July 29, 2022
Editor’s Note: This content is republished from the MicroZed Chronicles, with permission from the author.
I have recently come across an interesting requirement from a customer that includes driving high-energy systems with a series of pulses that need to be able to be delayed with respect to each other in order to gain optimal performance.
This project is based upon a Kria SOM and I implemented the required functionality using the SelectIO resources available in the UltraScale architecture. Previously, we’ve looked at the 7 Series SelectIO resources (IDelay2/ODelay2 and SelectIO) so it’s appropriate that we also look at the UltraScale+ SelectIO resources.
Just like with 7 Series devices, there are a number of IO bank types on UltraScale architecture. These include the following:
We have a mix of HDIO and HPIO when we are working with the Zynq UltraScale+ MPSoC. This is the same for the device fitted to the Kria SOM.
Each of the HP or HR IO banks consist of 52 IO pins. Of these, 48 can be configured as either single ended or 24 differential pairs.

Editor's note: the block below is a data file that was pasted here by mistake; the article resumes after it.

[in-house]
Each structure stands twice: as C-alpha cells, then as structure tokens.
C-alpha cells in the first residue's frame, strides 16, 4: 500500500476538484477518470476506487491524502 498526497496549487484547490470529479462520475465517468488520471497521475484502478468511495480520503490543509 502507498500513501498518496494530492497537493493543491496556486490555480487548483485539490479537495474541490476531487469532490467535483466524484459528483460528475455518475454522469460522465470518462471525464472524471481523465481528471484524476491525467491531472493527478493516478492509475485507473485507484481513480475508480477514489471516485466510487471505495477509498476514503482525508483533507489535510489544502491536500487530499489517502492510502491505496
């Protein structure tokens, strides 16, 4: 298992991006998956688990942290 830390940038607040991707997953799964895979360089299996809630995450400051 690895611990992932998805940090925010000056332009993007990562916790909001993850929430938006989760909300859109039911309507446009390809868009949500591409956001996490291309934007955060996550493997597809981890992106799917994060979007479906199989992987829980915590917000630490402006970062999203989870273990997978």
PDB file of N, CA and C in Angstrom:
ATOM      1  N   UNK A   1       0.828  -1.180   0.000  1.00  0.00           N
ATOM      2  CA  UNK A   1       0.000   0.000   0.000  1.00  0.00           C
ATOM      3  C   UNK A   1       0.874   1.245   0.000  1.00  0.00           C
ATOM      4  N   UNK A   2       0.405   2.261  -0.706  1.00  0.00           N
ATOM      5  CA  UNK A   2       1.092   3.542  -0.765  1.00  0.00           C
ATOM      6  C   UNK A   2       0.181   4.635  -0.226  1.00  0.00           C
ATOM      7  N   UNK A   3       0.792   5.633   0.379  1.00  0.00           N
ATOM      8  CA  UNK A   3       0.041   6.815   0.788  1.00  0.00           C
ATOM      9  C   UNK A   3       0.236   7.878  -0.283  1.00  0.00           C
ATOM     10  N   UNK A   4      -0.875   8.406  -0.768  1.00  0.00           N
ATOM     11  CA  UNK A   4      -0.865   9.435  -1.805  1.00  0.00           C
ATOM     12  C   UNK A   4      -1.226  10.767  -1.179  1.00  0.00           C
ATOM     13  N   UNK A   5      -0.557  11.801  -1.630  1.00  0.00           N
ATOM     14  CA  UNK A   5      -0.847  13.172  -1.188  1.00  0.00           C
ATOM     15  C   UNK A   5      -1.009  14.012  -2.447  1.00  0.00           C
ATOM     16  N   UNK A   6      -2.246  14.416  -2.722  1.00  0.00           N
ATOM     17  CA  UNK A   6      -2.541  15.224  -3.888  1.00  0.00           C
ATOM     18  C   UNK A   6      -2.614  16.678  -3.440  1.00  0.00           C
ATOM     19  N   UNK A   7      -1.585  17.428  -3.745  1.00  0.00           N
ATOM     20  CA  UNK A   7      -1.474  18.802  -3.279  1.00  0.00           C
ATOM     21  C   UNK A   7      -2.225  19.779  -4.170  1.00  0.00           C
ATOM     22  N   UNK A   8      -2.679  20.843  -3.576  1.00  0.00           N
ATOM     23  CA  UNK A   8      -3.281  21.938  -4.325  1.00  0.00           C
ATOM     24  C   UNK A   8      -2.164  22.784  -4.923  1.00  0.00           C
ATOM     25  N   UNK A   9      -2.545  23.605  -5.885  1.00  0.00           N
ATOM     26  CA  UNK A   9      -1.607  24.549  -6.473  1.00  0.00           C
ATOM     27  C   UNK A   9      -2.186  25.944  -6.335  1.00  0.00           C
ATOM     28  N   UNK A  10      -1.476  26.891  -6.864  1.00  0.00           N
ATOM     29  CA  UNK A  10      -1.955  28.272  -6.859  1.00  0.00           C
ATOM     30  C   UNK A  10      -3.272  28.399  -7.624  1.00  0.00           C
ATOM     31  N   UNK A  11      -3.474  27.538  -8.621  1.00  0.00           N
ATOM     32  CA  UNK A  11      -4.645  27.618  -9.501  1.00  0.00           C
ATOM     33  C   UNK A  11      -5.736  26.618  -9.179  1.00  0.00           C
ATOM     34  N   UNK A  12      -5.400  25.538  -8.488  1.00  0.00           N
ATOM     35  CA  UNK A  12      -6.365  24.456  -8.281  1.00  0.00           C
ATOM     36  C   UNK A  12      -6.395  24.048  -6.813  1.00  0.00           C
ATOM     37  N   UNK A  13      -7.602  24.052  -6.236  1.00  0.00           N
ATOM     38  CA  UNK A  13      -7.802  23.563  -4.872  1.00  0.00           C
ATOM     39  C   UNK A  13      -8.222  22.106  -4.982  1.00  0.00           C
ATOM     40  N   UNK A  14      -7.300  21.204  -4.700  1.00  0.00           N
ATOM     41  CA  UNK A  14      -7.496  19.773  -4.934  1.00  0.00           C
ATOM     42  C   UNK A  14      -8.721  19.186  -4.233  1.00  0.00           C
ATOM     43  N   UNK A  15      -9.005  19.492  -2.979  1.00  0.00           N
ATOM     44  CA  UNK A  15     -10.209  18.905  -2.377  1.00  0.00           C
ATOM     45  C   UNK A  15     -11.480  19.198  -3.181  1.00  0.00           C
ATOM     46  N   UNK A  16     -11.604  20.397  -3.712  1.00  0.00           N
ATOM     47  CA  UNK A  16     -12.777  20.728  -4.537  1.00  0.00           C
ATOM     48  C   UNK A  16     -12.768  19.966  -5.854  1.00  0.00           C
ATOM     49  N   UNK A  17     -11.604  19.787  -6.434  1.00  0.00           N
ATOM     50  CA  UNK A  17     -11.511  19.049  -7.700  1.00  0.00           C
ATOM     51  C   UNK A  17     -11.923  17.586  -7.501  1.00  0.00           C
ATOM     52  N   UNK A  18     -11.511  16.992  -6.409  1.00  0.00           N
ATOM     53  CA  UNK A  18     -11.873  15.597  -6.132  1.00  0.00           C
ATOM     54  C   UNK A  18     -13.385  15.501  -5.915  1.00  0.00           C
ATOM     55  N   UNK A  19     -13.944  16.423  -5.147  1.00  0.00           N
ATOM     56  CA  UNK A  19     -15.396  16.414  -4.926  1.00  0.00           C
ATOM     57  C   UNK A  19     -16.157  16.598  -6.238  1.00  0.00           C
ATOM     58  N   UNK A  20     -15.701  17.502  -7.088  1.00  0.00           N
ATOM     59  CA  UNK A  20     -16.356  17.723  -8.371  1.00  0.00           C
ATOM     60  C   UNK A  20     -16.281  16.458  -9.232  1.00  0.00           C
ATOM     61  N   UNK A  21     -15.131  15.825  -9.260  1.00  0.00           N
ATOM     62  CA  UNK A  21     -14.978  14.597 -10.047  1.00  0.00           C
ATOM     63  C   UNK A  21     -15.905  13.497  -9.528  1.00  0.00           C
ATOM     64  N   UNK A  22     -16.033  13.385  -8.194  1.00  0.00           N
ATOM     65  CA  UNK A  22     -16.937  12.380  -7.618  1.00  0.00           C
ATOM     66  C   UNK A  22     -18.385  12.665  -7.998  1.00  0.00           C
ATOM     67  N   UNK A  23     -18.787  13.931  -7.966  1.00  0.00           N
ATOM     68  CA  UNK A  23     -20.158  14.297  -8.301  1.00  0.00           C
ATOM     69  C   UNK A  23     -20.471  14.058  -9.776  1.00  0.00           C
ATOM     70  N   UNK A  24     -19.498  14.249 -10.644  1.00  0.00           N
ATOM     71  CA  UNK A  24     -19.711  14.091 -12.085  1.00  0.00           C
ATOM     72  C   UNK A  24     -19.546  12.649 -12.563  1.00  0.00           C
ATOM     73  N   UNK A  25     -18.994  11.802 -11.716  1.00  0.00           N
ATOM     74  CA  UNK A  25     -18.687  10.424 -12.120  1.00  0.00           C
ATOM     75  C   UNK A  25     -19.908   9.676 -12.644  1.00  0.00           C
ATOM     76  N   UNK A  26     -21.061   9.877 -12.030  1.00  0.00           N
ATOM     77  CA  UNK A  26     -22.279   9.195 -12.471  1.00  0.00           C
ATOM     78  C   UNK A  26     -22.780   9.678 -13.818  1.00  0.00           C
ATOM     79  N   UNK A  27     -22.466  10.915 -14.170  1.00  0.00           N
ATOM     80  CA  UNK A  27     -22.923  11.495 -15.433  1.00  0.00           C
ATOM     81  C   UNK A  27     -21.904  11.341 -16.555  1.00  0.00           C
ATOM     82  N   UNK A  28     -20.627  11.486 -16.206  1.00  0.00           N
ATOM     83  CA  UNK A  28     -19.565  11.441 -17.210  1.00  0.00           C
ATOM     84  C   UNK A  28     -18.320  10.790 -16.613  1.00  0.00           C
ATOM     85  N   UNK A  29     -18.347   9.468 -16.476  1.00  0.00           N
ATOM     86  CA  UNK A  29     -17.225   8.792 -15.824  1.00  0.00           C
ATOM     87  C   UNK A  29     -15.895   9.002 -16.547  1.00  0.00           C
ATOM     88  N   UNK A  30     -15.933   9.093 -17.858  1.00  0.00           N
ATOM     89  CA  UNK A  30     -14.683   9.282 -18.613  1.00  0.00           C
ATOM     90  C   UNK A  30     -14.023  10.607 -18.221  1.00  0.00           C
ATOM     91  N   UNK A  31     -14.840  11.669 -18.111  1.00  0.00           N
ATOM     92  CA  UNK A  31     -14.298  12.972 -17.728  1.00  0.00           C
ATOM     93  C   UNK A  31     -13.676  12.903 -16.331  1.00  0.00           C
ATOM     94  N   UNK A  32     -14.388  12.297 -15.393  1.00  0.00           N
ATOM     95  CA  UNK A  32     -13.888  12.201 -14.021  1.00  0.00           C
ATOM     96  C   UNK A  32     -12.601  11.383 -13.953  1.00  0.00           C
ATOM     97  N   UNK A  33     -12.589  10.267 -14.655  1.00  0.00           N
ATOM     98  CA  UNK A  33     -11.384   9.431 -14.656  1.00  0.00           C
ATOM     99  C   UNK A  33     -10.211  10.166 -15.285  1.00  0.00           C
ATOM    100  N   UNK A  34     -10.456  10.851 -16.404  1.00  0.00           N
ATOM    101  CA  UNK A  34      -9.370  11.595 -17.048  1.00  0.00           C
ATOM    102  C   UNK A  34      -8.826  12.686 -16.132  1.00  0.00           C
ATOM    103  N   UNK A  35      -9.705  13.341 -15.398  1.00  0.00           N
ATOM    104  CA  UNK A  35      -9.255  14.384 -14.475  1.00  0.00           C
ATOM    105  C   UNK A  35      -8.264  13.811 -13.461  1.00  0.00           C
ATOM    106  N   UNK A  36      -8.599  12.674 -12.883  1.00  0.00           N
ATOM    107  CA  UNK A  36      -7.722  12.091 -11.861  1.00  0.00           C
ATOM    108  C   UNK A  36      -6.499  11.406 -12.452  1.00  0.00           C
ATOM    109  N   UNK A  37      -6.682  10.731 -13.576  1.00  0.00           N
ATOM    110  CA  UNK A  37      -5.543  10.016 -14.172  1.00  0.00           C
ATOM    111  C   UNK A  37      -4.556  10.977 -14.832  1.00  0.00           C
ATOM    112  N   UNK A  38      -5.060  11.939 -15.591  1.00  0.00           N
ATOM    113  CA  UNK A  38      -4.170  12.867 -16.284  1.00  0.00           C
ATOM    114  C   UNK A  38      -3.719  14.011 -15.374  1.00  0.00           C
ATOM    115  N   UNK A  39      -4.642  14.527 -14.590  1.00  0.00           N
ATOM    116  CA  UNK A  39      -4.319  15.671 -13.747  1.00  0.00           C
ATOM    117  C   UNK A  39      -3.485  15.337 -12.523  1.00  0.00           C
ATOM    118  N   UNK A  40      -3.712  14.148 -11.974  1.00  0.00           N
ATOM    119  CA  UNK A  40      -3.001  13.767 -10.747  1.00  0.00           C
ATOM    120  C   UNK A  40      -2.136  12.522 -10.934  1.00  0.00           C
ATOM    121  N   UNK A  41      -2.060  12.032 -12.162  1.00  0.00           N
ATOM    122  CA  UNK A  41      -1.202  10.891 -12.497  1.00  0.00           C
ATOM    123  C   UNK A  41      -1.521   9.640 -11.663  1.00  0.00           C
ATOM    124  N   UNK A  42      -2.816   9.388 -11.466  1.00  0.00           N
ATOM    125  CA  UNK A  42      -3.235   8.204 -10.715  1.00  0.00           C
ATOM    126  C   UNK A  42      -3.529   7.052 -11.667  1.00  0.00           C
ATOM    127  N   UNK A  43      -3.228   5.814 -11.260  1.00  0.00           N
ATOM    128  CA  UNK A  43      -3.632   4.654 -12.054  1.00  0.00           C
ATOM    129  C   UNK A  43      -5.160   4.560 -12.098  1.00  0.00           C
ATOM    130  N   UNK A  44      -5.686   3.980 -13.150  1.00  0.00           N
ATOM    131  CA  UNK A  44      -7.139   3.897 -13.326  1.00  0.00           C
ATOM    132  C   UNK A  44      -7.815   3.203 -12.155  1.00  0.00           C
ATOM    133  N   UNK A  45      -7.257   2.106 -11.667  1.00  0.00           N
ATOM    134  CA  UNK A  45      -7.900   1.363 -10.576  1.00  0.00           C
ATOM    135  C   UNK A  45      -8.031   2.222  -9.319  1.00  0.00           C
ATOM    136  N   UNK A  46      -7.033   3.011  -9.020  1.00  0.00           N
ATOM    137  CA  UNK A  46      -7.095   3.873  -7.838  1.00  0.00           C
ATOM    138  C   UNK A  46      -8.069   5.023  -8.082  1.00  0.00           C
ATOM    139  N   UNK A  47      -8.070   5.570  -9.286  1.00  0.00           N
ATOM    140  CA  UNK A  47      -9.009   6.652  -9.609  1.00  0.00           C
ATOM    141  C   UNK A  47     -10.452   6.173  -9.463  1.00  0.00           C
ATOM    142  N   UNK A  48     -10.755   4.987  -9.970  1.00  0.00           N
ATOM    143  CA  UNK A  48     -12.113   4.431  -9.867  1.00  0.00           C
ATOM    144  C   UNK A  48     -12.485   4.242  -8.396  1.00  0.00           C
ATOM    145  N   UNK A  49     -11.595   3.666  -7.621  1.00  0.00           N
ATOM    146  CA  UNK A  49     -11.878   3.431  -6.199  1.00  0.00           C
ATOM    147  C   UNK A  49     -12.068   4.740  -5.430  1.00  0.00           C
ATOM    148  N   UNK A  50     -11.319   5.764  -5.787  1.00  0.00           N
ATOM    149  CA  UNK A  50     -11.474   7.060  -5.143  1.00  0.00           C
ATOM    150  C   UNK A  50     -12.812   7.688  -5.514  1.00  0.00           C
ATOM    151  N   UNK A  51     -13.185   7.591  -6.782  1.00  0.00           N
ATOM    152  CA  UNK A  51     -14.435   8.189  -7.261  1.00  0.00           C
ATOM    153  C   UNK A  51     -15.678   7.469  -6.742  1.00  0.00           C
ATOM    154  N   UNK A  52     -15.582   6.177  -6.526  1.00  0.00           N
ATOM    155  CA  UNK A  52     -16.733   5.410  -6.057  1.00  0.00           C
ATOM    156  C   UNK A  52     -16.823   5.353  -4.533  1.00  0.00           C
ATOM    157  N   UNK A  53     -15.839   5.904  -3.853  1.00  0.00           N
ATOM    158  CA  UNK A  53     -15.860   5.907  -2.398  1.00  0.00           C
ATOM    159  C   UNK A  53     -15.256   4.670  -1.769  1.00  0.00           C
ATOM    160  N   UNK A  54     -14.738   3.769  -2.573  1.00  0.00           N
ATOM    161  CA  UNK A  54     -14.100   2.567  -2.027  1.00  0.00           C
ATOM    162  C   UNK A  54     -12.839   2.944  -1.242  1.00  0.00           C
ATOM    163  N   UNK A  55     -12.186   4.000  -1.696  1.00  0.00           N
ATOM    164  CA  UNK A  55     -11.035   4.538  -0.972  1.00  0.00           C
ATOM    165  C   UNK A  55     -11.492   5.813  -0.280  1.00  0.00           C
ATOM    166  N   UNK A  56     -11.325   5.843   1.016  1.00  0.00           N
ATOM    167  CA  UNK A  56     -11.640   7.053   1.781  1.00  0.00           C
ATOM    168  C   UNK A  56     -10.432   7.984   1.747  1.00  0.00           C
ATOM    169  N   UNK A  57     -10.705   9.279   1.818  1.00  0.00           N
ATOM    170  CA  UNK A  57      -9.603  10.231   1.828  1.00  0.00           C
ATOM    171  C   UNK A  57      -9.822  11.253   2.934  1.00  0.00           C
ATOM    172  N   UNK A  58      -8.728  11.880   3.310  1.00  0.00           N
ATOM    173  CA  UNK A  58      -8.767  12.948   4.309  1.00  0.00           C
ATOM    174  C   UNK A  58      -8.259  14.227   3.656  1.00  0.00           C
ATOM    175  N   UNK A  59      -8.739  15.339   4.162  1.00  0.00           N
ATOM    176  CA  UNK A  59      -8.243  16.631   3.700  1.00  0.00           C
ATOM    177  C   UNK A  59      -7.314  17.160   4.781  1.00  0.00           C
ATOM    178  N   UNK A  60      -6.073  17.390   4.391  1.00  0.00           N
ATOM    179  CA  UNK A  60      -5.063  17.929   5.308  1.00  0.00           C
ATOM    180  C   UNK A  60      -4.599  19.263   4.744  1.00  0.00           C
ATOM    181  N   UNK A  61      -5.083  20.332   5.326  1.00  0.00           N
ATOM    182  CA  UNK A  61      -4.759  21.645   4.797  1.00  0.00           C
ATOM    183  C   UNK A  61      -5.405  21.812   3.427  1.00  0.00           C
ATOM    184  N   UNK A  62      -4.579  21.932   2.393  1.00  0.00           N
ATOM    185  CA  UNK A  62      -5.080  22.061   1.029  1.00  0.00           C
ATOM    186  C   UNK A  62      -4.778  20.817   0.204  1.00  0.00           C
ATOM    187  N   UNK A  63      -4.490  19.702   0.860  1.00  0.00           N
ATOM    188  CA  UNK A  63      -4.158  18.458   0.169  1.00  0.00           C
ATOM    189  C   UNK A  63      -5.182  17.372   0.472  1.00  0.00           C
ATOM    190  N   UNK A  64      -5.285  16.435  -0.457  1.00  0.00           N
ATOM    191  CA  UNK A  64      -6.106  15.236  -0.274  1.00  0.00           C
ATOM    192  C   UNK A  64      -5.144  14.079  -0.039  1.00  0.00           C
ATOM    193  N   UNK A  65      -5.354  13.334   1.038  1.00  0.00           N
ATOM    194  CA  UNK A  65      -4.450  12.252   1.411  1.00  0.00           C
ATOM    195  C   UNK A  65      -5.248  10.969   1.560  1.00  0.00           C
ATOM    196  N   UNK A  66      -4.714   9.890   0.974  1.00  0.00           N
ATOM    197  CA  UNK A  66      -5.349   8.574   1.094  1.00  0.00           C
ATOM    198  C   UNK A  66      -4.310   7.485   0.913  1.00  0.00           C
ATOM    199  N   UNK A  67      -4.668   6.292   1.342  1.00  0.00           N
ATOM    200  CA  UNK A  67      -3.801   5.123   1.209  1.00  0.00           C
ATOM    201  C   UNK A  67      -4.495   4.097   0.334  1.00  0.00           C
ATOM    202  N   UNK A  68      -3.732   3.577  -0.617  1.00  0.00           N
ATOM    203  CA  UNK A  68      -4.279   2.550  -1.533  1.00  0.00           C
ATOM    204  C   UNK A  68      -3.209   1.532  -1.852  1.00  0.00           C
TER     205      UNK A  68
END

Internally, each of these banks is split into four-byte groups and each byte group is further split into two nibble groups. Two PLL and a MCMM are provided to support the advanced clocking needed for many applications.
Each of the nibbles contain a RX TX bitslice which is a change from the 7 Series devices.
The bitslice provides the ability to serialize and de-serialize, register, and delay input and output signals. On input signal, a small FIFO is also available for use.
In the documentation, using the bitslice is referred to as using the IO resources in the native mode. When we wish to use native mode IO resources in our FPGA designs, we should be using the high-speed IO wizard to ensure the desired configuration is viable. We can find the high-speed IO wizard in the IP library.
However, we might not want to use the SelectIO resources in the native mode but access the element of the bitslice. Just like with 7 Series devices, we can use the component primitives in this case. These include:
By using a combination of a variable length shift registers and the ODELAY3, I was able to implement a delay system for initial testing to see how the jitter performs on the board. Of course, the implementation required tight constraining to optimize the routing.
For comparison, the HD I/O supports a range of IO standards up to 250 Mb/s, HD I/O supports single ended standards, LVDS (with external termination), SSTL and HSTL. Within the HD I/O banks, there is no support for advanced IO features such as I/O SERDES, I/O Delay etc.
When it comes to achieving challenging timing IO relationships or implementing high-performance interfaces, the SelectIO resources of the UltraScale and UltraScale+ devices provide us with some interesting capabilities.